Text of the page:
Will – What I have seen is that, typically, clients have underestimated the growth of online which means logistically the pain they have had is because of that. So, who knows where online grocery will get to but don’t underestimate it. These technologies are called micro-fulfilment because they are supposed to be deployable at small scale. The principle is they are supposed to be reproducible and you can put them in 100 stores, design once and install 100 times. If that really works, then the economics can get significantly better – now that is a long way off.
Steve – And can they work alongside shoppers then or do you need a dark space?
Will – This works in your bigger stores where you are over-spaced at the moment. You want to take space that is not very productive, or, in fact, not usually missed if you take it off and use it, so it will be a separate area. You can think a bit further forward. John Lert, who runs Alert Corporation, in partnership with Walmart, has come up with a further concept which is that automated back-of-store has all the ambient slow moving items - what the Americans call centre store products - in there, and you can order online for collection in store, order online for delivery, arrive at the store and just put your order in and the front of the store is the fresh and interesting products. There are various versions of this and in China there is Hema. US and UK grocers are not exactly embracing this but 10 to 15 years ahead I would be thinking about what we can do with this.
Ben – It is interesting that the Ocado bet on densities relies on distance not getting dramatically more expensive which is not a given, when one of the big criticisms of online is it uses the public end goods and commons and doesn’t pay for it.
Will – Interestingly, there are very few environmental studies about online grocery. I have only seen one and that was about 15 years ago. The one I saw suggested that the van delivering 10-15 orders on a round trip has a significantly lower carbon footprint for delivery and less miles than 10 or 15 people customers driving to store. There is a strong argument that, although highly labour intensive, from a road use and carbon footprint point of view, it is relatively efficient. I think there is a sustainability argument. But the point about cost of delivery is interesting because, if you had asked me two years ago, I would say driverless vehicles would be here in 2020, but I don’t believe that now. I believe 2025 or maybe 2030. But when driverless vehicles come, the cost of delivery will fall quite substantially. That starts to improve the economics of the dedicated fulfilment centre.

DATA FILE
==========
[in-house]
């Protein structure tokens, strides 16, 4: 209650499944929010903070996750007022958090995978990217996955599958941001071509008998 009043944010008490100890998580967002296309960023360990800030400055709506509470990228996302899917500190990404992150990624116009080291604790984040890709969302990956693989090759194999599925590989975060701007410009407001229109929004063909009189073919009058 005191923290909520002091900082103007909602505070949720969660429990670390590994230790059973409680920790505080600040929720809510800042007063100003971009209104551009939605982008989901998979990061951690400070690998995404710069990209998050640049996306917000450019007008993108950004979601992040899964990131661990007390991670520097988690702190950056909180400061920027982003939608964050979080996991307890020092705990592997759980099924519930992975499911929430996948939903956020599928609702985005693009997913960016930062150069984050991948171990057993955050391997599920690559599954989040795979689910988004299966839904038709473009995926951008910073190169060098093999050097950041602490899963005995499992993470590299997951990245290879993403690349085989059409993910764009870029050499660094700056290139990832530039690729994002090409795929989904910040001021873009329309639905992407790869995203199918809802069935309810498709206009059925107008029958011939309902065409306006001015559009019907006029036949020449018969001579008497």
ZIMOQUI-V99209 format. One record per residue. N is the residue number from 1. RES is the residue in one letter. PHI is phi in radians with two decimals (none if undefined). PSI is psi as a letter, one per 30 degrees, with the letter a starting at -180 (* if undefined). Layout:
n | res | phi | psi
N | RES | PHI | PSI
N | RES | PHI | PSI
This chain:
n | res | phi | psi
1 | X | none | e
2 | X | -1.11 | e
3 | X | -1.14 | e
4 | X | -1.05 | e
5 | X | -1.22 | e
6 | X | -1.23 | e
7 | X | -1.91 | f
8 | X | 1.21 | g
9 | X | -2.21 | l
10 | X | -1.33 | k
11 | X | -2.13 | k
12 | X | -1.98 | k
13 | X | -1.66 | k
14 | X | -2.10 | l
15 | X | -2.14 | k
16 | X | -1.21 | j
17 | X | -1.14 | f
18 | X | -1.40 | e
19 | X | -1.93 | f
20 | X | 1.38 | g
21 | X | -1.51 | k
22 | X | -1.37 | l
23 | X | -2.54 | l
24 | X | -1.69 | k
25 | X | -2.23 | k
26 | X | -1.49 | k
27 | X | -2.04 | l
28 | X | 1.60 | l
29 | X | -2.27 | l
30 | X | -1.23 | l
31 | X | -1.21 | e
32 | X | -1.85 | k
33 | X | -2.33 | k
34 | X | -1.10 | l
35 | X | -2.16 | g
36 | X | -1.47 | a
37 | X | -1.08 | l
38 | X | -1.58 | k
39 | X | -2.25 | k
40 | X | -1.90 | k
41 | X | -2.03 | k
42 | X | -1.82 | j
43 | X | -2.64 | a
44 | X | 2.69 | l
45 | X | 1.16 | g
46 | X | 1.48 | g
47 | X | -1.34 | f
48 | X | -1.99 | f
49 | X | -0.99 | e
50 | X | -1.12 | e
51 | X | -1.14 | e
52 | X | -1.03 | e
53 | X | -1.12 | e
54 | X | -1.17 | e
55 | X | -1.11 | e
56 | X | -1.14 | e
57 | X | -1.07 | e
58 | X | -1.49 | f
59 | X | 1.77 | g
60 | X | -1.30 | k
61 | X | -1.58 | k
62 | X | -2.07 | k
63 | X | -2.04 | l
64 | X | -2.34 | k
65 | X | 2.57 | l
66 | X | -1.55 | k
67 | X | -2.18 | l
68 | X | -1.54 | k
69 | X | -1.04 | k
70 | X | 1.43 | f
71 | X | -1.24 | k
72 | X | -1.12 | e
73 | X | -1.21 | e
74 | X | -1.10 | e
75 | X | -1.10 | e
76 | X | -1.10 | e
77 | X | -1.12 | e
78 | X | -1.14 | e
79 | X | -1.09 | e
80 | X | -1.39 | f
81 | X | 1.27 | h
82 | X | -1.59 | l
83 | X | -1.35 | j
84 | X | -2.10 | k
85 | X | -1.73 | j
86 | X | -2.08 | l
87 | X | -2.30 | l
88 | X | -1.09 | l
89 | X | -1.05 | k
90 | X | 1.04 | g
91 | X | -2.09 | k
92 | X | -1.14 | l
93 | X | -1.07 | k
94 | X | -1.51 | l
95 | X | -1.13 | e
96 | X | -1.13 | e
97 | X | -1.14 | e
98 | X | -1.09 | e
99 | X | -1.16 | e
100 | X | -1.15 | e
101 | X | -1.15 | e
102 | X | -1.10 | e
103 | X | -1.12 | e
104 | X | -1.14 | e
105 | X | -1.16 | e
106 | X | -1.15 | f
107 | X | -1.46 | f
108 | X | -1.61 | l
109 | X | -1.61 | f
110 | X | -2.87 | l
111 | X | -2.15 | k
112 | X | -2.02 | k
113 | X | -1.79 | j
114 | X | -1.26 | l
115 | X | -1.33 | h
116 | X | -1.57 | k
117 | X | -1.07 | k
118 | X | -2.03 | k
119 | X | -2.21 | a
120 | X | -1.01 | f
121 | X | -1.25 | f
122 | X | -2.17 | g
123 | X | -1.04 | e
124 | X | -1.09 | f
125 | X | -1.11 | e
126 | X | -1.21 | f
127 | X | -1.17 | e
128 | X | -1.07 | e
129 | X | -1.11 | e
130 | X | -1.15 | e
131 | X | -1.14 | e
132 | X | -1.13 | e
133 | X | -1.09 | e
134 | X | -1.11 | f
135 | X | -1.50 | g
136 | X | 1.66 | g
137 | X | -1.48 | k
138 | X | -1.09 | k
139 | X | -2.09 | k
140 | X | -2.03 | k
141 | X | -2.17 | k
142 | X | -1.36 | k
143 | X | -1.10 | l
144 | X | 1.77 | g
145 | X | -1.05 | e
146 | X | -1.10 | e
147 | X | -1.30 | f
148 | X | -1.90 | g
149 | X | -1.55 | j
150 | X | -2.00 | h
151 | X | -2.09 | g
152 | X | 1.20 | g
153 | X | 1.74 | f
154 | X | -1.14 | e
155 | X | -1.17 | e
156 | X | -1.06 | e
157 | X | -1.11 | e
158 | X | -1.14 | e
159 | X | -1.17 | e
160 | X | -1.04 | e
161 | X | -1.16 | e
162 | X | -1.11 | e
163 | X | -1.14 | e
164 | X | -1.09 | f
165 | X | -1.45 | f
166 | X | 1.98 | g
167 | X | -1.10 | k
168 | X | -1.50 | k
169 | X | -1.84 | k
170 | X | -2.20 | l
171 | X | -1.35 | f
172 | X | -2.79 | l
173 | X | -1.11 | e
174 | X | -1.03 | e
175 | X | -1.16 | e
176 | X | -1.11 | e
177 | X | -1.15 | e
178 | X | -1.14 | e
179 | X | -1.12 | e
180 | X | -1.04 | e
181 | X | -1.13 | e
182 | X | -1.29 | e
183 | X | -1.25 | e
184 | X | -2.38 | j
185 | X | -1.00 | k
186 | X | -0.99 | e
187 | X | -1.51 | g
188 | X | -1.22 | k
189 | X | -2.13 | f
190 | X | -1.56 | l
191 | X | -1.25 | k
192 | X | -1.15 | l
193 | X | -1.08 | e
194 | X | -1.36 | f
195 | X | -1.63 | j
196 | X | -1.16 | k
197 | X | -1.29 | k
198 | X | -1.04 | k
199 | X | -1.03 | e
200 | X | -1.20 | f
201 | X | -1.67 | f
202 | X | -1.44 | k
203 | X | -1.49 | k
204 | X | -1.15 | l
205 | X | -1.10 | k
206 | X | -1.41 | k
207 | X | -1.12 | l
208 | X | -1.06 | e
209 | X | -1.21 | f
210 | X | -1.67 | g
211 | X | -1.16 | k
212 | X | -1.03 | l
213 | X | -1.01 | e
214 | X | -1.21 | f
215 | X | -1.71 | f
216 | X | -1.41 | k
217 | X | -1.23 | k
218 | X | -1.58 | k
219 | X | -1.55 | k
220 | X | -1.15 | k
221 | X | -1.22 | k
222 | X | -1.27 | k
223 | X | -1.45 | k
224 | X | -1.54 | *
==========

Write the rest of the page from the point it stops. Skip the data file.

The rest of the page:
Steven – What are your thoughts on the Ocado tie up with Kroger? It hit the headlines in the UK and no one knows if it is three CFCs or 20?
Bill – Well I don’t think we understand it either. The notion of this distance continuum is one way to explain it but I am not sure it is very persuasive. Kroger is a public company, so they have to be producing something with a higher degree of certainty. It is also one of the better run of the larger supermarkets in the US, perhaps the best run. I think Ocado will be used to modify its core delivery systems both to the consumer and to the stores and, if it can do that, it can dramatically change sales per square foot and inventory returns to metrics that we would use and focus on.
I suspect that sooner or later it is not going to be a long-term bet, more a short-term opportunity to use technology to re-engineer the details’ business model and inventory levels in the stores themselves. I don’t know how else it can work. We watched Ocado try to find a North American partner for five or six years and, with the exception of FreshDirect in New York where you have the population densities, there was no place. Sobeys, in Canada, which operates in thinly-populated markets, also seems like a stretch to me, but I have been surprised before.
So far, we have discussed automation primarily as a fulfilment process or a storage and retrieval system for fulfliling online orders, and I think that is 90% of it. But, if you take a look, for example, at what Walmart is doing, it is actually looking at the storage and retrieval as systems to expand the capacity of physical units to do online business. Ironically, it is staying in a manual select mode but expanding its storage and customer service with automation retrieval. That takes a little bit of space, so let us not forget the fact that automation can play a secondary role and, if you don’t want to sacrifice selling area, you could use it to drive sales on a per-unit-basis in each of those stores and increase the capacity; right now, Walmart probably has more stores that are maxed-out than most of us would realise.
Steve – Do you have a view on the number of these distribution centres that Ocado and Kroger can lead to? Ocado have been quite punchy saying around 20, while Kroger have been more conservative suggesting single digits.
Ben – From over here we envisage it works around New York and San Francisco with high enough population density but we cannot identify very many of those.
Bill – I think we are on the same critique. I don’t yet see how the whole thing bolts together.